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Accession Number
2013-7-8
Source
Archival Accessions
Accession Number
2013-7-8
Material Format
textual record
moving images
graphic material
Physical Description
1 folder of textual records
1 optical disc (48:20 min.) : col. ; DVD
35 photographs : col. ; 16 x 11 cm
Date
2006-2012
Scope and Content
Accession consists of records related to the military career of Corporal Tamar Freeman, particularly her 6-month deployment to Kandahar, Afghanistan. Included is postcard and email correspondence sent to her parents detailing issues of camp life, her religious observance, as well as her role as a medic; a DVD of the film "Sisters in Arms" written and directed by Tamar's sister, Beth Freeman; newspaper clippings and articles on Tamar and the film "Sisters in Arms"; photographs of Tamar receiving an award from the Canadian Jewish Congress, of her family greeting her at the airport upon return to Canada, a portrait of Tamar with another soldier and General Hillier, as well as images taken of fellow soldiers and the surroundings while in Afghanistan.
Administrative History
Corporal Tamar Freeman (1967-) is the daughter of Harvey and Gilda Freeman. She began her military career as an army reservist in 1990. As a reservist, she committed one day per week and one weekend per month to working in hospitals on board ships and in defence research facilities. In 2006, she joined the regular infantry as a medic in the Second Field Ambulance unit. She served in Kandahar for 6 months between 2006 and 2007 as a medic treating wounded soldiers, Afghan allies and civilians. She also served as part of the Provincial Reconstruction Team at a village medical clinic. She received the Alan Rose Award for International Human Dignity from the Canadian Jewish Congress in 2007. Corporal Freeman is currently stationed at Base Borden in Ontario.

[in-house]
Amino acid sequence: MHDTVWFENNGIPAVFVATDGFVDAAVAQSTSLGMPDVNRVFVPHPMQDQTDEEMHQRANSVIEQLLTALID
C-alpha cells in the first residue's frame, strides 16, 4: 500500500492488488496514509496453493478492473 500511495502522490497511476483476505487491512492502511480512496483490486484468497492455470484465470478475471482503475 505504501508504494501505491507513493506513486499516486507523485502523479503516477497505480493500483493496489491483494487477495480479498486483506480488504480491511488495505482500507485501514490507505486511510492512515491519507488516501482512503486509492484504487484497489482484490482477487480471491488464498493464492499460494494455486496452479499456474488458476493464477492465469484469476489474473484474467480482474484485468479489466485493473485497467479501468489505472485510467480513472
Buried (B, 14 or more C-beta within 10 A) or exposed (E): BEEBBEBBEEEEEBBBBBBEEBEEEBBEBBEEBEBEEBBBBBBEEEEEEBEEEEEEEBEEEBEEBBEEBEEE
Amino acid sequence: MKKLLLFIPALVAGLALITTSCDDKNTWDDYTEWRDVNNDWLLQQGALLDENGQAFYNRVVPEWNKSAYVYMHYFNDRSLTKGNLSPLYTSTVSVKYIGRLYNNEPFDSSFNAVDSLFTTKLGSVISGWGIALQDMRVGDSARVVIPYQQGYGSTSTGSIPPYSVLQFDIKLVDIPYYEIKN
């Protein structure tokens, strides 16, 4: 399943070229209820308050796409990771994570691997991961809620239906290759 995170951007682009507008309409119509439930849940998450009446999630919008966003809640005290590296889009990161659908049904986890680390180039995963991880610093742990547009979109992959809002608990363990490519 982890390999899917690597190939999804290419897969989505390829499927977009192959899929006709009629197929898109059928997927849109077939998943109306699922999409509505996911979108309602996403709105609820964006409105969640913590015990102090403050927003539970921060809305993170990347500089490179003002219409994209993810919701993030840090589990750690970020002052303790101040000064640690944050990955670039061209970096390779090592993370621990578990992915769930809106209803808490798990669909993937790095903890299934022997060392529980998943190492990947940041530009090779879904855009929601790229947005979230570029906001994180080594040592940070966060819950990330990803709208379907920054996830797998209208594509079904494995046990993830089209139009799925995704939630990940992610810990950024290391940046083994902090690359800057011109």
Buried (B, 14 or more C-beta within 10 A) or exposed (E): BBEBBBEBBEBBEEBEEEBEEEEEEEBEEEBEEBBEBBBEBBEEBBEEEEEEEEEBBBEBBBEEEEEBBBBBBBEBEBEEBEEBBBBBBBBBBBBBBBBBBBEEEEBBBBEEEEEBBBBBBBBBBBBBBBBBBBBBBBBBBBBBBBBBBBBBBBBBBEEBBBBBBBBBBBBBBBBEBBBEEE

Use Conditions
Partially closed. Researchers must receive permission from the OJA Director prior to accessing some of the records.
Descriptive Notes
Use restrictions note: Personal emails are confidential and require the permission of Tamar Freeman before accessing.
Subjects
Afghan War, 2001---Participation, Canadian
Soldiers--Canada
Name Access
Freeman, Tamar
Places
Afghanistan
Source
Archival Accessions
Accession Number
2013-8-2
Source
Archival Accessions
Accession Number
2013-8-2
Material Format
textual record
graphic material
Physical Description
2.7 m of textual records (35 v.)
6.3 m of photographs : b&w and col.
Date
1949, [197-]-2012
Scope and Content
Accession consists of bound Canadian Jewish News newspapers from 1996 to 2012; bound copies of the Canadian Jewish Review from 1949 and the Canadian Jewish News' photograph collection. The photographs are arranged alphabetcially by subject, with the exception of two blocks of photographs related to "rabbis" and "places".
Custodial History
The records were in the custody of the Canadian Jewish News.
Use Conditions
Copyright may not be held by the Ontario Jewish Archives. It is the responsibility of the researcher to obtain permission prior to use.
Subjects
Newspapers
Name Access
Canadian Jewish News
Places
Canada
Toronto, Ont.
Source